2013-10-14

The dict pattern: objects without prototypes are better maps

Using objects as maps from strings to values has several pitfalls. This blog post describes a pattern that eliminates some of them.

The pitfalls

If you are (ab)using objects as maps from strings to values, you’ll encounter several pitfalls:
  1. Inherited properties prevent you from directly using the in operator for checking for a key and brackets for reading a value:
        > var empty = {};  // empty map
        > var key = 'toString';
    
        > key in empty  // should be false
        true
        > empty[key]  // should be undefined
        [Function: toString]
    
  2. Map entries override methods, meaning that you can’t directly invoke methods on an object-as-map.
  3. You need to escape the key __proto__, because it triggers special behavior in many JavaScript engines.
For details on these pitfalls, consult the blog post “The pitfalls of using objects as maps in JavaScript”.

The dict pattern

The solution is to create an object without a prototype:
    var dict = Object.create(null);
Such an object is a better map (dictionary) than a normal object, which is why this pattern is sometimes called the dict pattern (“dict” for “dictionary”). Let’s first examine normal objects and then find out why prototype-less objects are better maps.

Normal objects

Usually, each object you create in JavaScript has at least Object.prototype in its prototype chain. The prototype of Object.prototype is null, so that’s where most prototype chains end.
    > Object.getPrototypeOf({}) === Object.prototype
    true
    > Object.getPrototypeOf(Object.prototype)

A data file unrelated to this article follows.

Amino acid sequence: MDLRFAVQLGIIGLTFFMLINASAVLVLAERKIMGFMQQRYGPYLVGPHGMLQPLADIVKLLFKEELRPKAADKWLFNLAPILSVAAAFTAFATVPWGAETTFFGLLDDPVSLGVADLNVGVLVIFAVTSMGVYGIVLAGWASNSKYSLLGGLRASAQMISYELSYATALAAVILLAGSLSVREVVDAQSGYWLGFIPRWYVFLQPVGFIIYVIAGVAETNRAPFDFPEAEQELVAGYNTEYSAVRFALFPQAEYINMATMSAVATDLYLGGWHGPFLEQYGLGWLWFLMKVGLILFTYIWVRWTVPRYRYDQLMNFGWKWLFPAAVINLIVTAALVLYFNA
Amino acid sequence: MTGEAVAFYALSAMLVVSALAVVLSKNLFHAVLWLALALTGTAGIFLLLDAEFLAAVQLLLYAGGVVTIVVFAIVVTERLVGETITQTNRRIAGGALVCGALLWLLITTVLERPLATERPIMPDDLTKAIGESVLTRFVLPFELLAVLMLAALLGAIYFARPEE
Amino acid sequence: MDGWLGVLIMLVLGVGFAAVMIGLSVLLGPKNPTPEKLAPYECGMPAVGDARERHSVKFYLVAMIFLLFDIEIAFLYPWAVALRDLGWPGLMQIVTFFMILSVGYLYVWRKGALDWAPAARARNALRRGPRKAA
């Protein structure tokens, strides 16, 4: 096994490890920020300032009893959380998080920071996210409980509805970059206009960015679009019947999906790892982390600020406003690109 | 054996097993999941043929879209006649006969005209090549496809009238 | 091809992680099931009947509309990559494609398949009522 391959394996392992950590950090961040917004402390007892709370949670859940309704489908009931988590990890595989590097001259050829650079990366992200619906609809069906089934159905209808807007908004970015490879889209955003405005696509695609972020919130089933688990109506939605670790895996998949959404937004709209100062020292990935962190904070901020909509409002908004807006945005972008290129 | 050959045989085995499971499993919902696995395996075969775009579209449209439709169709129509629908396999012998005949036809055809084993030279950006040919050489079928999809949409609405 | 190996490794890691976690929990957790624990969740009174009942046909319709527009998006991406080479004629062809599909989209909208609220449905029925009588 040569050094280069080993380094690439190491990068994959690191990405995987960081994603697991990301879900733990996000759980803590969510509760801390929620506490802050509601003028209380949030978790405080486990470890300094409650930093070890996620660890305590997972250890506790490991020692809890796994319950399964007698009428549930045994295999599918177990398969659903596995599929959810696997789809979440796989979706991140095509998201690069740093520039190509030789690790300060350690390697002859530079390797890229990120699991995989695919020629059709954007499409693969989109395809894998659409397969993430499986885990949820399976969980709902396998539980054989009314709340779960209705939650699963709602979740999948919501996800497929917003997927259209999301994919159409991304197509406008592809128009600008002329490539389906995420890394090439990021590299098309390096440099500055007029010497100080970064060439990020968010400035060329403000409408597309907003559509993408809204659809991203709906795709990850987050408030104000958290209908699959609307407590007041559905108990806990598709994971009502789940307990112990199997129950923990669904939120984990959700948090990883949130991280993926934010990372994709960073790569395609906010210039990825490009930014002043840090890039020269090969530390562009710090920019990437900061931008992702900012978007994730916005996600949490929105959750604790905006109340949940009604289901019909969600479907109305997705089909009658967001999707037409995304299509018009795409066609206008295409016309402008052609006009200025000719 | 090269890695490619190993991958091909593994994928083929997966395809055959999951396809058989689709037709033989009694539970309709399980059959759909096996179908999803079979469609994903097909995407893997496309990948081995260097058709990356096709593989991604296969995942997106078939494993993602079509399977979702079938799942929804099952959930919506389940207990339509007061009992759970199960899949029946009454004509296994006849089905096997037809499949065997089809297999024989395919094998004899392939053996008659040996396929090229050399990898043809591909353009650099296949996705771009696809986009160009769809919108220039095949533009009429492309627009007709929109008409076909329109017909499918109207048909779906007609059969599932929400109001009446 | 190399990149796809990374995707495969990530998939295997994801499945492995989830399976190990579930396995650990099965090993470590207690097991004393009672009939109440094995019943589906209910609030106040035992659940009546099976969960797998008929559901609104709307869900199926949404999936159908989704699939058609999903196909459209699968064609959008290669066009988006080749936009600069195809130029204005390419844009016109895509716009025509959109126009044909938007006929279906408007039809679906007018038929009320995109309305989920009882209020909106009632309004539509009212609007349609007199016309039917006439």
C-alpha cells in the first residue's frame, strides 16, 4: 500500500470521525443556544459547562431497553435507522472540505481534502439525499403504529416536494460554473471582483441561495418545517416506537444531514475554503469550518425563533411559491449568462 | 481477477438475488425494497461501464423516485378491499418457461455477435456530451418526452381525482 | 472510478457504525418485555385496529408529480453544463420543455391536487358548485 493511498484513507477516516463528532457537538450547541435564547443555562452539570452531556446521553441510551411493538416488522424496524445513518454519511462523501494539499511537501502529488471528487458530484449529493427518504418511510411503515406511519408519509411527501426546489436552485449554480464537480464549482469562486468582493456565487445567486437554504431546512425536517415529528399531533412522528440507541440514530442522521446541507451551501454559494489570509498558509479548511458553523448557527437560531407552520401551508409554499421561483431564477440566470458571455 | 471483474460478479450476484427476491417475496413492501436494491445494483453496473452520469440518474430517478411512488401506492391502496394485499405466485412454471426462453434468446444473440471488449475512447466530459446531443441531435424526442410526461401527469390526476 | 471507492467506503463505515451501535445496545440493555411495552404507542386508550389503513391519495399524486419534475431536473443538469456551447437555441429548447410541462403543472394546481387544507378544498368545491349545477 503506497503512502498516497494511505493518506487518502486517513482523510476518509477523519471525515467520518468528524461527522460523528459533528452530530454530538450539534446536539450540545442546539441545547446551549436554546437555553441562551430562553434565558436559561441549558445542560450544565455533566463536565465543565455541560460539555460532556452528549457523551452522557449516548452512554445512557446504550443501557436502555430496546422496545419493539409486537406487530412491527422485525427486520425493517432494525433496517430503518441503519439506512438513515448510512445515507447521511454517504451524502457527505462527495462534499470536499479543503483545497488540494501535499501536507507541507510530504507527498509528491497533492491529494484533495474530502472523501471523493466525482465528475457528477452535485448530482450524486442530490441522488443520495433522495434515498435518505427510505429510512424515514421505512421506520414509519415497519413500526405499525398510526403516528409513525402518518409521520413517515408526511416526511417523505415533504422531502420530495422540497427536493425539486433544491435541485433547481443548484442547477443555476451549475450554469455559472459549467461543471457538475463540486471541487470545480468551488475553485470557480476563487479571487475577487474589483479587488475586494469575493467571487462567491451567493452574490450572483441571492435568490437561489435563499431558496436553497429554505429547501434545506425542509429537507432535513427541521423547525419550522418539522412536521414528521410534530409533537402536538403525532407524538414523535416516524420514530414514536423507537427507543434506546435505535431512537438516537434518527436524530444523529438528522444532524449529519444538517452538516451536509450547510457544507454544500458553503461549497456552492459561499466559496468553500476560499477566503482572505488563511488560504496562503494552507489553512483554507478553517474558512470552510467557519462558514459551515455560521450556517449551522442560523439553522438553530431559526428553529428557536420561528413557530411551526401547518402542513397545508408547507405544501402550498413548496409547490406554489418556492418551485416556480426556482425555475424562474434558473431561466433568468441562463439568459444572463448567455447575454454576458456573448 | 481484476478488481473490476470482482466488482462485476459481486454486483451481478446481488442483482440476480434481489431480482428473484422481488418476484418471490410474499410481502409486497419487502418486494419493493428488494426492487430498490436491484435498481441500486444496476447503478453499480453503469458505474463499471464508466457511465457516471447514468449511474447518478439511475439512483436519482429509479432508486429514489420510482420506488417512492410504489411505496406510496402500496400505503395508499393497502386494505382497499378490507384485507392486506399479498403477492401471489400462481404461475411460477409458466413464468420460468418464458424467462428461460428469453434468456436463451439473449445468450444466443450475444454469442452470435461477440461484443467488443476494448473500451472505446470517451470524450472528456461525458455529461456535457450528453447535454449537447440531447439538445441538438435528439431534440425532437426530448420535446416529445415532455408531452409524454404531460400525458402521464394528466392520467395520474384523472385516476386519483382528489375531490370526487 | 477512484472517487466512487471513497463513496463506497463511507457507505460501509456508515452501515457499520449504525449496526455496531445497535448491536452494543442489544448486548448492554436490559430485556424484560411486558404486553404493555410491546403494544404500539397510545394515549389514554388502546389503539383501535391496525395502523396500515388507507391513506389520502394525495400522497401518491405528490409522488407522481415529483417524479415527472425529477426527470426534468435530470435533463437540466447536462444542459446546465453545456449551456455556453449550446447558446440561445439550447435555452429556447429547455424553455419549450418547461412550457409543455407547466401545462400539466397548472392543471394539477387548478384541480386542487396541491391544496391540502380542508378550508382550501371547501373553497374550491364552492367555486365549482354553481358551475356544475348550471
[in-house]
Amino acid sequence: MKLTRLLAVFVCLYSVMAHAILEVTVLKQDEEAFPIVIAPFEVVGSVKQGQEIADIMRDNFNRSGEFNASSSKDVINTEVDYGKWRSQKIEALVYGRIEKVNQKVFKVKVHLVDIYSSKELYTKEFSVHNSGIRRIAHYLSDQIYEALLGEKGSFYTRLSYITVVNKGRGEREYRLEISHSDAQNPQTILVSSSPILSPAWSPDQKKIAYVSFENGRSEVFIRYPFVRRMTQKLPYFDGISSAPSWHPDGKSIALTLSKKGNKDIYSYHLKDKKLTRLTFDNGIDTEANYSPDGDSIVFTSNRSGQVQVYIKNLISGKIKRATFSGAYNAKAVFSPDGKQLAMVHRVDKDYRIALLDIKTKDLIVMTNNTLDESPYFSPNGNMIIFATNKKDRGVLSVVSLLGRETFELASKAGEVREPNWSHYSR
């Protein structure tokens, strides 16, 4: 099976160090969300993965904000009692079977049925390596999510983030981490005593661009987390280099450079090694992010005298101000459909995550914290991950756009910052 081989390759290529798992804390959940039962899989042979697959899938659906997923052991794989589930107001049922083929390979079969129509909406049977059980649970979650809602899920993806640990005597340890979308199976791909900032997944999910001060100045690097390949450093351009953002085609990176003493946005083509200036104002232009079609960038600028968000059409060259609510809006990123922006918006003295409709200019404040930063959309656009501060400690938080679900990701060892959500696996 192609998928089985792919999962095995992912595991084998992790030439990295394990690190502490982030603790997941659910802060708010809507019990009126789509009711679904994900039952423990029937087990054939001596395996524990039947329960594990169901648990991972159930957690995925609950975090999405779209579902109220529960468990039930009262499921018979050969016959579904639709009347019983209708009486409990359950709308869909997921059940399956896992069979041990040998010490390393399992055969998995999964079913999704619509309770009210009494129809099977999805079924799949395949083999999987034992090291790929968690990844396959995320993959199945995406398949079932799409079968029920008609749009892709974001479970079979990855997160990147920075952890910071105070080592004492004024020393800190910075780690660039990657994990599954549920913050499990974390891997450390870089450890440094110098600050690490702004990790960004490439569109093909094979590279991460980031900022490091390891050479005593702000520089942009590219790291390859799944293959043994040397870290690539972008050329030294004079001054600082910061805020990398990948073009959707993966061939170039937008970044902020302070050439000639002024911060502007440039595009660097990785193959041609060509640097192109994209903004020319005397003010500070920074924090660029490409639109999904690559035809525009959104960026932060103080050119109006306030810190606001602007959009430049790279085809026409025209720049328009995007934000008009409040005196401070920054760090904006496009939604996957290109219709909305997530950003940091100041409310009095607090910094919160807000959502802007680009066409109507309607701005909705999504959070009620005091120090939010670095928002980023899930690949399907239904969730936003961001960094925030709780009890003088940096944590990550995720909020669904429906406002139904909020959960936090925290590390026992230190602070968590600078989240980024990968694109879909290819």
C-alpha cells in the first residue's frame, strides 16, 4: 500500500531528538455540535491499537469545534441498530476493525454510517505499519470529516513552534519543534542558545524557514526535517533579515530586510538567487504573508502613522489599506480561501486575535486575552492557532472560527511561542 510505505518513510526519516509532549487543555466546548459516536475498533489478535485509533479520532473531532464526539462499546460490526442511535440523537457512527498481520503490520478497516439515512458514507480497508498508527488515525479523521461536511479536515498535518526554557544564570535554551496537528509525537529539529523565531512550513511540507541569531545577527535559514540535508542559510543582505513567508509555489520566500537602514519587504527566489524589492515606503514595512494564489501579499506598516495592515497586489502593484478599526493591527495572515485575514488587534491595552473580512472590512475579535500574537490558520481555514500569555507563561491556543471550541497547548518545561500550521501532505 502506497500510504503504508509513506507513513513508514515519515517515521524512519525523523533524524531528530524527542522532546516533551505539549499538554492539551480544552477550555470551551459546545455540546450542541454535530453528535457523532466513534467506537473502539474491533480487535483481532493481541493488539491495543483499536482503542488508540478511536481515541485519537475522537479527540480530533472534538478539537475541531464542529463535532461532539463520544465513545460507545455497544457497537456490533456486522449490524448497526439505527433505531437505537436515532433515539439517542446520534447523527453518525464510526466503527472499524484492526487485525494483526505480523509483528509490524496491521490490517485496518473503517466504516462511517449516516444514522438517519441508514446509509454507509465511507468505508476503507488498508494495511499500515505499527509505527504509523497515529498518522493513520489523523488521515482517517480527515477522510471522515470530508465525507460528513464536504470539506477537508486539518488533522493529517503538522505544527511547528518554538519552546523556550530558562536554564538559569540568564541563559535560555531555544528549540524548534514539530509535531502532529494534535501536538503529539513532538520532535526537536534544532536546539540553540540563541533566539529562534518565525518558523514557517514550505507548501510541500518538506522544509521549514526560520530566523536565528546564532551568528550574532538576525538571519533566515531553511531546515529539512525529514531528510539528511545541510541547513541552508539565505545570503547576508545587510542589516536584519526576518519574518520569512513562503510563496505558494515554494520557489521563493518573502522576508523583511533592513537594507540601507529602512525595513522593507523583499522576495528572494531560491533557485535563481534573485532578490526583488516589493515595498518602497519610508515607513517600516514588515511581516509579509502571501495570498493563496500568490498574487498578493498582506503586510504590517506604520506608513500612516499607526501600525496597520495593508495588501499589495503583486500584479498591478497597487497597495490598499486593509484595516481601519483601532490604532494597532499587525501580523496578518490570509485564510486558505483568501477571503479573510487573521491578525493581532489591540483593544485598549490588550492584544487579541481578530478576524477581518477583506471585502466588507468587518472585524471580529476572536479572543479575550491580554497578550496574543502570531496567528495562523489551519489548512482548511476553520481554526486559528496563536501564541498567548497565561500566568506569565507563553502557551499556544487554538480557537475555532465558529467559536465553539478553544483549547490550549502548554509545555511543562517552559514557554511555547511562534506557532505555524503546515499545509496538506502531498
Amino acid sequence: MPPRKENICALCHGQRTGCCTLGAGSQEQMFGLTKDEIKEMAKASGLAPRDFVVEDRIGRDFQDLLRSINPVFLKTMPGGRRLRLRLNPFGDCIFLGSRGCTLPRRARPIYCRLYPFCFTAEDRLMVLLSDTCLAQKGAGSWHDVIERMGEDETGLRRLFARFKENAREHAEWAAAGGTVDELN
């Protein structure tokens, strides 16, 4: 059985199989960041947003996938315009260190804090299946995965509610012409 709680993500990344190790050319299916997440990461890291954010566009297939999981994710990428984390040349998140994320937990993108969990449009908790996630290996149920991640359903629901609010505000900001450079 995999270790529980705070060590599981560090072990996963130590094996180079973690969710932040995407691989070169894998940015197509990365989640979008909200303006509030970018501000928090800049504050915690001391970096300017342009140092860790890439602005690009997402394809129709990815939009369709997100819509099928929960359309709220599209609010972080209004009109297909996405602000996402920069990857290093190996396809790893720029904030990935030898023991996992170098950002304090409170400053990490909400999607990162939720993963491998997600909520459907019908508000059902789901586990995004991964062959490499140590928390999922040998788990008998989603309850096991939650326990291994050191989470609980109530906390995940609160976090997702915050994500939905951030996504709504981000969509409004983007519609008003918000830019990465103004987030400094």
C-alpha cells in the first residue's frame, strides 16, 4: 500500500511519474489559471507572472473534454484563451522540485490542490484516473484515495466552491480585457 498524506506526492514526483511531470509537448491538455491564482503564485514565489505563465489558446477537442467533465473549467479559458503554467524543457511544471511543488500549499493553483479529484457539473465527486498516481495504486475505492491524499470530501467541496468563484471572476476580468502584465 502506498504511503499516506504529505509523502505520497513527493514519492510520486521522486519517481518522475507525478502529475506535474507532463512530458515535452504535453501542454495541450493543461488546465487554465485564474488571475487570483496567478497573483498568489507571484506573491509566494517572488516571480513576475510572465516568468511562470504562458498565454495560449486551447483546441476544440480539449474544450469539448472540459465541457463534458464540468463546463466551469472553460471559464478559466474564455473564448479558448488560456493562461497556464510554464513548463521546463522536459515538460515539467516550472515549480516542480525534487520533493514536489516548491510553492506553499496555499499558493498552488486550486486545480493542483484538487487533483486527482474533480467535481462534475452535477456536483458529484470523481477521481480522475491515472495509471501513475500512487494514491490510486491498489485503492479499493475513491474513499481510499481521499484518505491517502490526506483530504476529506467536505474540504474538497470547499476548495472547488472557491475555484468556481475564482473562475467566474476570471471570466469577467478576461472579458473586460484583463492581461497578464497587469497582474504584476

null

Prototype-less objects are better maps

Prototype-less objects have two advantages as maps:
  • Inherited properties (pitfall #1) are not an issue, any more, simply because there are none. Therefore, you can now freely use the in operator to detect whether a property exists and brackets to read properties.
  • Soon: __proto__ is disabled. In ECMAScript 6, the special property __proto__ will be disabled if Object.prototype is not in the prototype chain of an object. You can expect JavaScript engines to slowly migrate to this behavior, but it is not yet very common.
The only disadvantage is that you’ll lose the services provided by Object.prototype. For example, a dict object can’t be automatically converted to a string, any more:
    > console.log('Result: '+obj)
    TypeError: Cannot convert object to primitive value
But that is not a real disadvantage, because it isn’t safe to directly invoke methods on a dict object, anyway.

Best practice: use a library

While this pattern works well for quick hacks and as a foundation for libraries, you should normally use a library, because it is more convenient and protects you from handling the key '__proto__' incorrectly. [1] lists a few.

Reference

  1. The pitfalls of using objects as maps in JavaScript

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